John Woon (Senior Latex Consultant): KOH Number does not measure the amount of ammonia. It measures total the combination of VFA (Volatile Fatty Acids), higher fatty acid anions and amino acids.

The older the latex the higher would  be the KOH Number. 

As for ammonia content, you need to determine the "Alkalinity" of the latex by titration or indirectly measure the pH although the latter might not be accurate at times due to the buffering effect of the naturally occurring non-rubbers.

If you suspect there is KOH in the latex, you have to drive off the ammonia first by warming the latex with stirring before measuring the alkalinity.

Thursday, October 02, 2014

Blue Gloves Turning Green

Manufacturer: When gloves are dipped in slip-coating (silicone/PUD blend), the glove has a green stain. Gloves should normally be blue. When gloves are not dipped in slipcoating, they are perfectly fine.  No green stain. Sometimes, the slip coating does not make the gloves have a green stain, and sometimes it does.

Any thoughts?

John Woon (Senior Latex Consultant): Under normal circumstances, both silicone and PU dispersions on their own should not affect the colour of the gloves. I therefore suspect other ingredients or additives (or contamination) in either silicone or PU that are the causatives agents for the change of color from blue to green.

Knowing that blue color if mixed with yellow color would give green color, I suspect the "contamination" to be either the free ions from copper or iron.

Both copper and iron ions would react with the commonly used accelerators such as the dithiocarbamates to form a metallic complex which is colored yellowish to brownish, which would in turn converts the blue color of the gloves to greenish.

To confirm this, I suggest you treat an uncompounded nitrile film (i.e. with no curatives added) with the silicone/PU coating and check the color change, if any.


Thursday, September 11, 2014

"Clastogenicity", "Mutagenicity" and "Teratogenicity" of Rubber Chemicals

Manufacturer: When reading about the toxicity of rubber chemicals, I always come across the terms, "Clastogenicity", "Mutagenicity" and "Teratogenicity". What are they?

John Woon (Senior Latex Consultant): This question had been raised a number of times before in this "forum". Please see below:

1) Clastogenicity - "Clastogen" refers to a general class of chemicals which produce changes or alterations in the cell chromosomes.

2) Mutagenicity - "Mutagens" refer to those chemicals which tend to induce changes in the genetic materials carried by both the male and female reproductive cells. Please take note that mutagenic chemicals are also carcinogens. Hence some cancer tests are actually tests of the mutagenicity potential.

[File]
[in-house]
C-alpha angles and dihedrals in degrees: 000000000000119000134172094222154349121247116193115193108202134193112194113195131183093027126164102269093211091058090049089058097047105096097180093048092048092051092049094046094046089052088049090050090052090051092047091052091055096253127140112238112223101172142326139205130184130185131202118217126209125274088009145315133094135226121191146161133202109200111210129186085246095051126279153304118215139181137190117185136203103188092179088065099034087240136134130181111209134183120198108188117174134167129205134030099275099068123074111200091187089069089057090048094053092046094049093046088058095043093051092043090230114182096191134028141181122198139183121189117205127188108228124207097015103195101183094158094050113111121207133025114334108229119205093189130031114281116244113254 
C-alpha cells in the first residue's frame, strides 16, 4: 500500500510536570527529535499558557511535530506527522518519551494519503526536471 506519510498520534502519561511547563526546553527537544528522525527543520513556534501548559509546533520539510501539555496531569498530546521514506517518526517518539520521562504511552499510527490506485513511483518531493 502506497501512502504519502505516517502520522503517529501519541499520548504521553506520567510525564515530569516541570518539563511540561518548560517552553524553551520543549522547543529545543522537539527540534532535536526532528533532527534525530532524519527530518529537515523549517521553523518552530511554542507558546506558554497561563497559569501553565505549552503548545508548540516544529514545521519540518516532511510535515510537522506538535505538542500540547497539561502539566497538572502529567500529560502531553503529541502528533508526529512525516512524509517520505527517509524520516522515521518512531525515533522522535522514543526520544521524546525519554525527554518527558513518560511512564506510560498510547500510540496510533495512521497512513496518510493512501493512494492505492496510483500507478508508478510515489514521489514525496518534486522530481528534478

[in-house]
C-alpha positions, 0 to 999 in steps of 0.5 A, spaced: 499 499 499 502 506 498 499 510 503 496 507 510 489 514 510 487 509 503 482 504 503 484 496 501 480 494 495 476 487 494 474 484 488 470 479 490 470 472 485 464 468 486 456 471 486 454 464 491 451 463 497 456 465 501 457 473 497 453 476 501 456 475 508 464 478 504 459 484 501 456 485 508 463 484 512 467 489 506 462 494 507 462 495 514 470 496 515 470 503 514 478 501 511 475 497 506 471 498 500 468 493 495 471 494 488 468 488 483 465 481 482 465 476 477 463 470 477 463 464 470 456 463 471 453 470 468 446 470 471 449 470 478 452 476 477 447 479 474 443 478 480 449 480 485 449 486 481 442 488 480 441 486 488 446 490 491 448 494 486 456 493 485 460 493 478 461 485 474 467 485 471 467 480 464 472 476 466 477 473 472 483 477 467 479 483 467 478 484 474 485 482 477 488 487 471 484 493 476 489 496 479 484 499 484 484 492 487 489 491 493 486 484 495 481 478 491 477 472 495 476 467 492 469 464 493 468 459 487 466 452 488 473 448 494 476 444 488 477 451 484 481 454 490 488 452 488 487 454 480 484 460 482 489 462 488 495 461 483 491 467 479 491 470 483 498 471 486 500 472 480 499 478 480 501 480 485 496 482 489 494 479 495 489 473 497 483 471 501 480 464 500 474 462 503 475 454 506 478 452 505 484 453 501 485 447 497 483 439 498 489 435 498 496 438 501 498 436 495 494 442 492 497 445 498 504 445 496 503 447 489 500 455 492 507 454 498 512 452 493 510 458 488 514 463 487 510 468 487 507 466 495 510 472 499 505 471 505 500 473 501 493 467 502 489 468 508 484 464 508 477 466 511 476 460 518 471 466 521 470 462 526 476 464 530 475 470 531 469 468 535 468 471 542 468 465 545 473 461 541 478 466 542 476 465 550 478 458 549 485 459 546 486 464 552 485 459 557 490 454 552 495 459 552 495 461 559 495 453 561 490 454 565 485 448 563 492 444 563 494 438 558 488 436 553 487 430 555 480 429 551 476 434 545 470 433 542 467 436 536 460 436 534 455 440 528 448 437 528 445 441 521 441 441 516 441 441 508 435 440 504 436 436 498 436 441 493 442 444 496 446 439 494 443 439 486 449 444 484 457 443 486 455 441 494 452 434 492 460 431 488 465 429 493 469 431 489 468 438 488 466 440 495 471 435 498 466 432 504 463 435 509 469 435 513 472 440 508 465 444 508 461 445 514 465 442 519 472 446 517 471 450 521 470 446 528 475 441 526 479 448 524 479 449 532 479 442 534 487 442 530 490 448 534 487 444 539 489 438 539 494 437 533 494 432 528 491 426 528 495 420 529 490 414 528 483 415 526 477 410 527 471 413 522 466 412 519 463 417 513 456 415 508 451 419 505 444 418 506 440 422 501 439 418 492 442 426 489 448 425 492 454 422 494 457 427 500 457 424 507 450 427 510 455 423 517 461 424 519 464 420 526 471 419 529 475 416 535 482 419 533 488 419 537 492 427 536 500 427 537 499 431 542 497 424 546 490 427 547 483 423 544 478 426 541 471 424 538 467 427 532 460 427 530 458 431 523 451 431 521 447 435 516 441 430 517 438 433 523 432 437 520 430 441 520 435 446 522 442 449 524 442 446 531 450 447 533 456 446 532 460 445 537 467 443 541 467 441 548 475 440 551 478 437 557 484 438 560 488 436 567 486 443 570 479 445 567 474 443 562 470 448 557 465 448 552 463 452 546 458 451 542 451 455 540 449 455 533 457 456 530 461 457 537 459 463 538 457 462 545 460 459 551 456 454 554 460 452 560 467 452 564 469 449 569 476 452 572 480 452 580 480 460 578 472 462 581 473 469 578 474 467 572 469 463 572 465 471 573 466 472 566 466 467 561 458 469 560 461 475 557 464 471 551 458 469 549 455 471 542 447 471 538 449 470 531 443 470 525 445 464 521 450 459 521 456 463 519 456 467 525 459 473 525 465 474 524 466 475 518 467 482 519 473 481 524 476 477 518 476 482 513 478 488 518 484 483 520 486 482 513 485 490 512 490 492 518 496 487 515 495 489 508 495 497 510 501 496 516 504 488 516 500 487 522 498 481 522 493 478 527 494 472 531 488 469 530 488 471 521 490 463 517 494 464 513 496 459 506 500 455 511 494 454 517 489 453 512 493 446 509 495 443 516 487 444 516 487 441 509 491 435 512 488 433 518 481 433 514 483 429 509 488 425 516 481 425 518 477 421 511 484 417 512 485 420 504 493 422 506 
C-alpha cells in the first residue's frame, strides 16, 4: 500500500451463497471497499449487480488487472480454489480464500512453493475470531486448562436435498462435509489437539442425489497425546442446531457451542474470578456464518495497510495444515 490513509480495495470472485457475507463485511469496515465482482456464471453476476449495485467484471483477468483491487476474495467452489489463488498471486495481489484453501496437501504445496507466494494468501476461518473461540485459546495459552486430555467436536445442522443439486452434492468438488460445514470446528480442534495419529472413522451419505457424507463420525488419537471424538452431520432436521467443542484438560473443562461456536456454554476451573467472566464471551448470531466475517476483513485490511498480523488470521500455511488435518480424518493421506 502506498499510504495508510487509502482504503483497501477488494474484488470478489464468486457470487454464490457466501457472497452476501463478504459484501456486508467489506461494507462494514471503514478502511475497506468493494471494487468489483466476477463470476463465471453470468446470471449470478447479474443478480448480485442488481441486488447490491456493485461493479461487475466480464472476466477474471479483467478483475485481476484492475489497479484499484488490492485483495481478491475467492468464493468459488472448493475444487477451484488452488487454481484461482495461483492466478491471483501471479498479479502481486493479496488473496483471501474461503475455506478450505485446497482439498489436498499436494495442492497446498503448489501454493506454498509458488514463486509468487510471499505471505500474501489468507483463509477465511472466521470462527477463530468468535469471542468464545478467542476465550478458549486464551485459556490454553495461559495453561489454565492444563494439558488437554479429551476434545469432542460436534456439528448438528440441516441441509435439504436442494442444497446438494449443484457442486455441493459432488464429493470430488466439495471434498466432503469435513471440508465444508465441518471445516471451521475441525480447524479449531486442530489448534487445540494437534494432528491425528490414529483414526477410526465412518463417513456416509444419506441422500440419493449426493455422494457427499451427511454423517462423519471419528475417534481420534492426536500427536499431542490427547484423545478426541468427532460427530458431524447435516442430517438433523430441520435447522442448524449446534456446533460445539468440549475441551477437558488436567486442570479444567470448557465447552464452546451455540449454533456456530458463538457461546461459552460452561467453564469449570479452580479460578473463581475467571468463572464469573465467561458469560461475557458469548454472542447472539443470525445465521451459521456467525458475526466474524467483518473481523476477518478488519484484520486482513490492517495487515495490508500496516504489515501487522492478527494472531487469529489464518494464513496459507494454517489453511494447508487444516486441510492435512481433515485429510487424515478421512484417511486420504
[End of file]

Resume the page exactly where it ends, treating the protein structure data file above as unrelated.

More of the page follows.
3) Teratogenicity - "Teratogens" are chemicals which interfere with the normal development of the foetus during pregnancy and hence leading to malformation of the baby.

Change in DRC of Natural Rubber Latex Concentrate on Storage

Manufacturer: Why do we see a drop in DRC (Dry Rubber Content) when we test the latex concentrate after storage for some time?

John Woon (Senior Latex Consultant): Good question. DRC is actually not 100% rubber. It also contains naturally occurring non-rubbers which undergo continuous chemical breakdown through, for instance, hydrolysis. Overtime, these non-rubbers on the rubber particles would be lost and hence a lower DRC would be encountered. It has been reported that as much as 0.45% would be lost after about 12 months' storage.


What has the bouncing ball to do with tyres?

Latex Gloves Educational Articles from the Malaysian Rubber Export Promotion Council

How do you select your medical gloves?

Rubber Chemicals: Carcinogenicity, Mutagenicity, Clastogenicity.

Why is Compression Set measurement important?

Assessment of Latex Stability

Joule Effect

Poor Flocking Quality Of Household Gloves

Creaming of Latex

What is Vulcanization?

History of Latex Dipped Products

Applications of Prevulcanized Latex

Defoamer Creating Havoc in Glove Factory

Problems With Milling Rubber Chemicals

Medical Gloves From Guayule Latex

Introduction to SMG Gloves



Click on The Following Links to Read More Articles:

[Advantages of Vulcanization] [Applications of PV Latex] [Bacteria and Latex] [Chemical Toxicity] [Cross-Linking Density] [Biodegradability] [Black Articles] [Blooming] [Bouncing Ball] [Compression Set] [Condoms] [Creaming] [Defoamer] [FDA] [Fatty Acid Soaps] [Flame Retardant] [Flocking] [Food Packaging] [Glove Demand] [Glove Selection] [Guayule Latex] [History of Gloves] [Joul Effect] [Latex Stability] [Latex Thread] [Milling Problem] [MREPC Articles] [Nano Polymer Particles] [Nano ZnO] [Polychloroprene] [REACH] [SMG] [Storage Hardening] [Vulcanization] [Vytex] [Yulex]

The information and data contained in this site are believed to be accurate and reliable. However it is the responsibility of the visitors and readers to satisfy themselves that the information is workable under their own processing conditions. Hence the owners of this site make no warranties concerning the suitability of the information given in this site.